Roberts's first novel, A Piece of the Night, tells of a woman's journey to self-realization—from convent schoolgirl to wife and mother to feminist and lesbian. Writing in the New Statesman, Valentine Cunningham described the novel as "a runaway chaos of inchoate bits, an incoherence that slumps well short of the better novel it might with more toil have become." "Much of A Piece of the Night," according to Blake Morrison in the Times Literary Supplement, "gives the same impression of a book written under the stern eye of a women's workshop group, and not much interested in winning the hearts of those outside the charmed circle."

In The Wild Girl, Roberts writes of biblical figure Mary Magdalene and her life as a prostitute and as a follower of Christ. Because of its frank, fictionalized account of Mary Magdalene's life, The Wild Girl received harsh criticism. "A few people," according to Tracy Clark in Feminist Writers, "went so far as to seek formal accusation of Roberts for blasphemy." A reviewer for Time Out described this work as "a powerful attack on the law of the Father and a timely reminder that old myths do not just fade away." Writing in the Times Literary Supplement, Emma Fisher found that "Roberts is intelligent and passionate; by her rich use of symbols and metaphor she transforms feminist cliche into something alive and moving." Kate Full-brook in British Book News admitted that "the sentiments that animate this novel are fine, even noble. But the fiction itself never comes alive. Mary Magdalene remains nothing but a committed feminist of the 1980s; Jesus becomes nothing but a simple archetype for the non-sexist male."

Religious concerns also figure in The Visitation, the story of Helen, who contacts female archetypal figures in her dreams. Roberts, wrote Laura Marcus in the Times Literary Supplement, blurs "the distinctions between reality and fantasy in a prose which is full, resonant and at times over-charged." Tracy Clark found that Roberts employs "lush physical description and enchanting mental imagery. Every once in a while, she also skillfully flashes back to Helen's younger days in order to give her readers a fuller perspective on the adult Helen's attitude toward conventional religion in general, and the Catholic church of her youth, specifically."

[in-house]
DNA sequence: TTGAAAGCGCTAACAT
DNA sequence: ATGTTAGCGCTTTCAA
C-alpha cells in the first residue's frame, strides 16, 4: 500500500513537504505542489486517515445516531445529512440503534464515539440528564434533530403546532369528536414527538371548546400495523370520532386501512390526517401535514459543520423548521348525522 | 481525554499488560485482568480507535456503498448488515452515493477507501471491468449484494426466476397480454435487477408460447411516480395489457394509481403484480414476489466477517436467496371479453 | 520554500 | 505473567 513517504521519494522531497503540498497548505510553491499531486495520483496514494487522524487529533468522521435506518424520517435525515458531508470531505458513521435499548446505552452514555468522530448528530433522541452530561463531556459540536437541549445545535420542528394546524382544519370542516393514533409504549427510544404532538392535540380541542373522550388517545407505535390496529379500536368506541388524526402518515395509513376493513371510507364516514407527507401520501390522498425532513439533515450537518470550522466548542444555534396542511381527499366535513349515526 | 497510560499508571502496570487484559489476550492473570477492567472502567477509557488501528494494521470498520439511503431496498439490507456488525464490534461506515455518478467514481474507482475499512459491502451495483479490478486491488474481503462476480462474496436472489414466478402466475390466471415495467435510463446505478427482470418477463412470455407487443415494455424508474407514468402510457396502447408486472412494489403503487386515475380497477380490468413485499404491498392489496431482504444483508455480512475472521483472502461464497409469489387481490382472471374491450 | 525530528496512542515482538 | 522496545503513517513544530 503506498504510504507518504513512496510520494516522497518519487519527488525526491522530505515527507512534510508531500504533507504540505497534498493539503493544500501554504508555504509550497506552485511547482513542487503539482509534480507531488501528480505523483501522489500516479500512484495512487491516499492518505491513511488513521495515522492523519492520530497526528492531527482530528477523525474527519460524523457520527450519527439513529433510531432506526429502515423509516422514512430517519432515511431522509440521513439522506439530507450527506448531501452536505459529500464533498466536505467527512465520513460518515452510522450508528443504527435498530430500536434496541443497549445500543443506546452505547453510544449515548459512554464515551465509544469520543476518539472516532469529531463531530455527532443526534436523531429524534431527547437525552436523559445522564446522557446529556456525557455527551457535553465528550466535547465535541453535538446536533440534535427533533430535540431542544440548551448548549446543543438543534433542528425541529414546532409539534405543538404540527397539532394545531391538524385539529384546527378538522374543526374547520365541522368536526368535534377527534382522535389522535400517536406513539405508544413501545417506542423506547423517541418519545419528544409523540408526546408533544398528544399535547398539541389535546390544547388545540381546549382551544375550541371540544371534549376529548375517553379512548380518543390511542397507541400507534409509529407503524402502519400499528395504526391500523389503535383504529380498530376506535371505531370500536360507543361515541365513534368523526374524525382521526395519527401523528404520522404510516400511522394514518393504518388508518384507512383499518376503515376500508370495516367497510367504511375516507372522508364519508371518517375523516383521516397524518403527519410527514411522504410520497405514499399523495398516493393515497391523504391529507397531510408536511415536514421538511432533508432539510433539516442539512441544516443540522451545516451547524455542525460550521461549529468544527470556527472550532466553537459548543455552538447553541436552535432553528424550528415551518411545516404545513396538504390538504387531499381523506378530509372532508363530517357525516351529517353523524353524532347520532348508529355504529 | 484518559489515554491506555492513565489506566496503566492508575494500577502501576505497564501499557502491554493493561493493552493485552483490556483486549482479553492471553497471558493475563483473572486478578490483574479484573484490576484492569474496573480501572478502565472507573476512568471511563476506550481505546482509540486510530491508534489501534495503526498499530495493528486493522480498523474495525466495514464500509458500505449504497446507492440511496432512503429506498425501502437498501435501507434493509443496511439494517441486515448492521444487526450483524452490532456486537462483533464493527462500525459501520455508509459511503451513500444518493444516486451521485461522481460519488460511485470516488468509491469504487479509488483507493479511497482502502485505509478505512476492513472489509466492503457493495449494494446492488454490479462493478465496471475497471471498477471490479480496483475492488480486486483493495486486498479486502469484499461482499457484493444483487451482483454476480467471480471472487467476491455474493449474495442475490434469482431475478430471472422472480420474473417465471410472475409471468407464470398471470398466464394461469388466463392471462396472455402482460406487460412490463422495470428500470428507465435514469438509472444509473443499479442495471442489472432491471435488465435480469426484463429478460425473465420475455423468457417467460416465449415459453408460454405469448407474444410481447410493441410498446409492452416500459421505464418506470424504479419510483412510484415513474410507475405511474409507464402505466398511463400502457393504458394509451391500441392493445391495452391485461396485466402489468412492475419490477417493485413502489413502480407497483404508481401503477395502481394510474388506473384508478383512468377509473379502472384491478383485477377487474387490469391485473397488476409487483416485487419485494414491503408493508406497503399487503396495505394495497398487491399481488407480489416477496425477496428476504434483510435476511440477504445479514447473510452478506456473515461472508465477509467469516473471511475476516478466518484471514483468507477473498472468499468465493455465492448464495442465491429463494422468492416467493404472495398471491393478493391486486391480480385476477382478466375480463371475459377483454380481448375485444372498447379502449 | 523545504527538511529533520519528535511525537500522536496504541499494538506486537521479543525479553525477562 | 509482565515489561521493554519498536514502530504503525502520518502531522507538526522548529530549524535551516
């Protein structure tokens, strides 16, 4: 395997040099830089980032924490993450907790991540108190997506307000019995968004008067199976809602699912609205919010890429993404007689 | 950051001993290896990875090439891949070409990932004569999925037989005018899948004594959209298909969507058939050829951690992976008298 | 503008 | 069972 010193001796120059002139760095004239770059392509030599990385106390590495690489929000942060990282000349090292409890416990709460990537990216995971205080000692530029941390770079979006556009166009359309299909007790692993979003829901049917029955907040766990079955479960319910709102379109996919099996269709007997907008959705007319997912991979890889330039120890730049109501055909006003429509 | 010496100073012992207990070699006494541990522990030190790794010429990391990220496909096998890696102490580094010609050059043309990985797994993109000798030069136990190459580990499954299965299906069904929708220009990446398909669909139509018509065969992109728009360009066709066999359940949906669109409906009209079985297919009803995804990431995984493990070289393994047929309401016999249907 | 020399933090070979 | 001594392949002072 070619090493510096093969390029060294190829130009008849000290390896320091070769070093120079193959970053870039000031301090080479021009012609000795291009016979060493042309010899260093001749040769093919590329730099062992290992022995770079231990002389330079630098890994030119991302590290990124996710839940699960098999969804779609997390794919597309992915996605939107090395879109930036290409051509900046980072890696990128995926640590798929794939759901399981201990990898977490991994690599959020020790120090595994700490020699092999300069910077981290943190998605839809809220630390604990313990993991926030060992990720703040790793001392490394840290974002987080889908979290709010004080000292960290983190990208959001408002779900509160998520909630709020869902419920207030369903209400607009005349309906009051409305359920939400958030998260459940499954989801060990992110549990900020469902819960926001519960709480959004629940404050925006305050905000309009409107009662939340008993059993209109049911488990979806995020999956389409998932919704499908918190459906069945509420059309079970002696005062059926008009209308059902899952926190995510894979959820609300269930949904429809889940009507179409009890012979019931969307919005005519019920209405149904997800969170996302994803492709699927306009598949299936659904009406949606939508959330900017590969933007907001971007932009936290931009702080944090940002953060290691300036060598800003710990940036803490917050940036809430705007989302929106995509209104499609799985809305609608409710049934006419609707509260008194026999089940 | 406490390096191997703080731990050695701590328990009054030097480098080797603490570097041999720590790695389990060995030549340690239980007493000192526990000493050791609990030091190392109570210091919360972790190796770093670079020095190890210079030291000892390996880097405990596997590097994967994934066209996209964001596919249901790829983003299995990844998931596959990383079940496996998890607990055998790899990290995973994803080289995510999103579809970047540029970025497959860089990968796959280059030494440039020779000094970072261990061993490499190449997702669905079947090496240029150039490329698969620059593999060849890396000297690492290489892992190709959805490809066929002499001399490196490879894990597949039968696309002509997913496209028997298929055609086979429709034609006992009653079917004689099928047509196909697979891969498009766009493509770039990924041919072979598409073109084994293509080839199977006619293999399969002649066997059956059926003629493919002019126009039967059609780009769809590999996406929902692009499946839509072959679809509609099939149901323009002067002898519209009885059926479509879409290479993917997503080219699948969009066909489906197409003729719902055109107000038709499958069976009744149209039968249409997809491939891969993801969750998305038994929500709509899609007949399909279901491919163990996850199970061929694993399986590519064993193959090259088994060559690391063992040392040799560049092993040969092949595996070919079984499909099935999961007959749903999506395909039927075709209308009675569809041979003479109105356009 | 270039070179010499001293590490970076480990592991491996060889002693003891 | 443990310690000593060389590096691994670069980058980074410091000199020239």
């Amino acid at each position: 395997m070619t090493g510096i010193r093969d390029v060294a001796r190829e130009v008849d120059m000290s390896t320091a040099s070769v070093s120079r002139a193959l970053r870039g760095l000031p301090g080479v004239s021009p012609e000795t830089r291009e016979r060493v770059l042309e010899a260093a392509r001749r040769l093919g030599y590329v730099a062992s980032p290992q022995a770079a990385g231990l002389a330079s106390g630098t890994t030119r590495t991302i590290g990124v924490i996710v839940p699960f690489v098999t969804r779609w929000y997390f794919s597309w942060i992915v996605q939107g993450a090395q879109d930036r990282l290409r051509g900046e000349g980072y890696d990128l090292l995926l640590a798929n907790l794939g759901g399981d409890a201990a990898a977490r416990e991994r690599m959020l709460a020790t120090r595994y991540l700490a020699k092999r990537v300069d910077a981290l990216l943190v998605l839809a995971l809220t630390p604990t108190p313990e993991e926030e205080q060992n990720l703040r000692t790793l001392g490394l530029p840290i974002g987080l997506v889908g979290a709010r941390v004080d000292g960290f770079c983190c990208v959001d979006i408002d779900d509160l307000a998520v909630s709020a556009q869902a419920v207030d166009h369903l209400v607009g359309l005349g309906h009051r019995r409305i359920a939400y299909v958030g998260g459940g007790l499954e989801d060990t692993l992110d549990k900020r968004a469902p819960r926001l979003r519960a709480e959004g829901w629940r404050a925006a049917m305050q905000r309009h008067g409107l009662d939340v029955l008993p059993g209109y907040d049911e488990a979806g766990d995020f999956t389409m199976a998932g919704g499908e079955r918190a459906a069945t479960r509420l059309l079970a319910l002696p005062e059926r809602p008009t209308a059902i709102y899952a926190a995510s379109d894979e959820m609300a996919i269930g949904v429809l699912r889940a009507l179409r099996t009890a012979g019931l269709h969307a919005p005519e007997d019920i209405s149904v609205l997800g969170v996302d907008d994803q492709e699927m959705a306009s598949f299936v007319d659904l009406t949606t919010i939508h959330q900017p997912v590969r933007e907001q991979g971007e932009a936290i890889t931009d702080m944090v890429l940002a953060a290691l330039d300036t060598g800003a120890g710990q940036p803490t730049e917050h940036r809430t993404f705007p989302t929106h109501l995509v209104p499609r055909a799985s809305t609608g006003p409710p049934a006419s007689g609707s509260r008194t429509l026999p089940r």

The Book of Mrs. Noah is, according to Helen Birch in the New Statesman, "Roberts' most ambitious and carefully conceived novel to date." Mrs. Noah, a librarian, imagines an ark filled with disenfranchised women from all periods in history, all of them wishing to write the story of womankind. "The ark becomes," Birch wrote, "Protean, a womb, the mother's body, containing the history and dreams of all the women." Calling the ark of the novel a "rather self-condoning time-capsule" carrying a load of "bourgeois and hyper-literate" women "aloof from the problems of working-class women," Valentine Cunningham found the novel to be "familiar stuff to followers of feminist theory." "The trouble," wrote Jennifer McKay in the Listener, "is that as a novel of ideas Mrs. Noah's ideas are not especially novel and they form too heavy a load for the fragile narrative."

Daughters of the House concerns Therese, a woman who is returning to her family after living for many years in a convent. "As is typical in Roberts's work," Clark wrote, "the novel is full of spiritual imagery: the convent, imagined concepts of heaven, and a favorite religious statue. Also present are numerous detailed physical descriptions: Therese's feeling too naked in street clothes because she is used to her thick, brown dress, for instance. This combination of highly styled description, heavy symbolism, and riveting plot was very well-received by critics." Daughters of the House was nominated for England's Booker Prize.

Religious themes also appear in Impossible Saints, a novel about ten people who would be saints, including Josephine, a nun who tries to seduce her father, fails, enters a convent, and successfully seduces a priest, yet still becomes a saint. As Jason Cowley of New Statesman told it, the writing of "Impossible Saints was her final attempt 'to exorcise' what Catholicism had done to her as a child." As Roberts explained in an interview with January Magazine's Linda Richards, "Because . . . the body is very scorned in Catholicism—particularly the female body—I wanted to rescue the body and cherish it and love it and touch it and smell it and make it into language." Roberts's women, who give into the pleasures of the body yet still become saints, show us "canonization as it might have been if the church were overseen by a matriarchy that celebrated human energy, weakness and desire," as a Publishers Weekly reviewer described it.